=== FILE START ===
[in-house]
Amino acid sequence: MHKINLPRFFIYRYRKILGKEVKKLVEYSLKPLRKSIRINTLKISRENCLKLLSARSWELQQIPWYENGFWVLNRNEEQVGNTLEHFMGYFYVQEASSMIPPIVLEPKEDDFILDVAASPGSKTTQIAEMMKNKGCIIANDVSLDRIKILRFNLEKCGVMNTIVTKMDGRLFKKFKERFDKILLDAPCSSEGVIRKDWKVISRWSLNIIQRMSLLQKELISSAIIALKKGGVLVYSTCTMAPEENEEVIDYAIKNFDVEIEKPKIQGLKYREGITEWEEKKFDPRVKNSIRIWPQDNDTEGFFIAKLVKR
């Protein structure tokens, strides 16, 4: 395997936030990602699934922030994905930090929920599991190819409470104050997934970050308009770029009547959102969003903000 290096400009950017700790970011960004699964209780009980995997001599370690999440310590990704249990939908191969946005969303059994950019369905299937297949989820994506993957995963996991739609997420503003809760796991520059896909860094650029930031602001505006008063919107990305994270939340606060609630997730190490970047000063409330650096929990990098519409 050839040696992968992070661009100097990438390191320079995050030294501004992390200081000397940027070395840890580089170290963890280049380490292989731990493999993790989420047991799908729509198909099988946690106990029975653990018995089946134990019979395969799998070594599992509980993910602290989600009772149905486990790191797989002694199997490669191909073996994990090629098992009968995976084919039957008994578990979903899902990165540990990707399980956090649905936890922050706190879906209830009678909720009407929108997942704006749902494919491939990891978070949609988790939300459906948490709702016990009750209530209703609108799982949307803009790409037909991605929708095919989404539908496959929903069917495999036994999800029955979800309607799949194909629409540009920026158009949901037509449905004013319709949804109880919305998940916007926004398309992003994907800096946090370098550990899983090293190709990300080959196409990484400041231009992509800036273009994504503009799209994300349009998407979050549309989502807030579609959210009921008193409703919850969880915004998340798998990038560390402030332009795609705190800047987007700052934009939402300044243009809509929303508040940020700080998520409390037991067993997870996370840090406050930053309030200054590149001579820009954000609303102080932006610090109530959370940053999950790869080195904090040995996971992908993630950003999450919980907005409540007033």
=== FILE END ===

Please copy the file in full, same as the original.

[in-house]
Amino acid sequence: MHKINLPRFFIYRYRKILGKEVKKLVEYSLKPLRKSIRINTLKISRENCLKLLSARSWELQQIPWYENGFWVLNRNEEQVGNTLEHFMGYFYVQEASSMIPPIVLEPKEDDFILDVAASPGSKTTQIAEMMKNKGCIIANDVSLDRIKILRFNLEKCGVMNTIVTKMDGRLFKKFKERFDKILLDAPCSSEGVIRKDWKVISRWSLNIIQRMSLLQKELISSAIIALKKGGVLVYSTCTMAPEENEEVIDYAIKNFDVEIEKPKIQGLKYREGITEWEEKKFDPRVKNSIRIWPQDNDTEGFFIAKLVKR
């Protein structure tokens, strides 16, 4: 395997936030990602699934922030994905930090929920599991190819409470104050997934970050308009770029009547959102969003903000 290096400009950017700790970011960004699964209780009980995997001599370690999440310590990704249990939908191969946005969303059994950019369905299937297949989820994506993957995963996991739609997420503003809760796991520059896909860094650029930031602001505006008063919107990305994270939340606060609630997730190490970047000063409330650096929990990098519409 050839040696992968992070661009100097990438390191320079995050030294501004992390200081000397940027070395840890580089170290963890280049380490292989731990493999993790989420047991799908729509198909099988946690106990029975653990018995089946134990019979395969799998070594599992509980993910602290989600009772149905486990790191797989002694199997490669191909073996994990090629098992009968995976084919039957008994578990979903899902990165540990990707399980956090649905936890922050706190879906209830009678909720009407929108997942704006749902494919491939990891978070949609988790939300459906948490709702016990009750209530209703609108799982949307803009790409037909991605929708095919989404539908496959929903069917495999036994999800029955979800309607799949194909629409540009920026158009949901037509449905004013319709949804109880919305998940916007926004398309992003994907800096946090370098550990899983090293190709990300080959196409990484400041231009992509800036273009994504503009799209994300349009998407979050549309989502807030579609959210009921008193409703919850969880915004998340798998990038560390402030332009795609705190800047987007700052934009939402300044243009809509929303508040940020700080998520409390037991067993997870996370840090406050930053309030200054590149001579820009954000609303102080932006610090109530959370940053999950790869080195904090040995996971992908993630950003999450919980907005409540007033």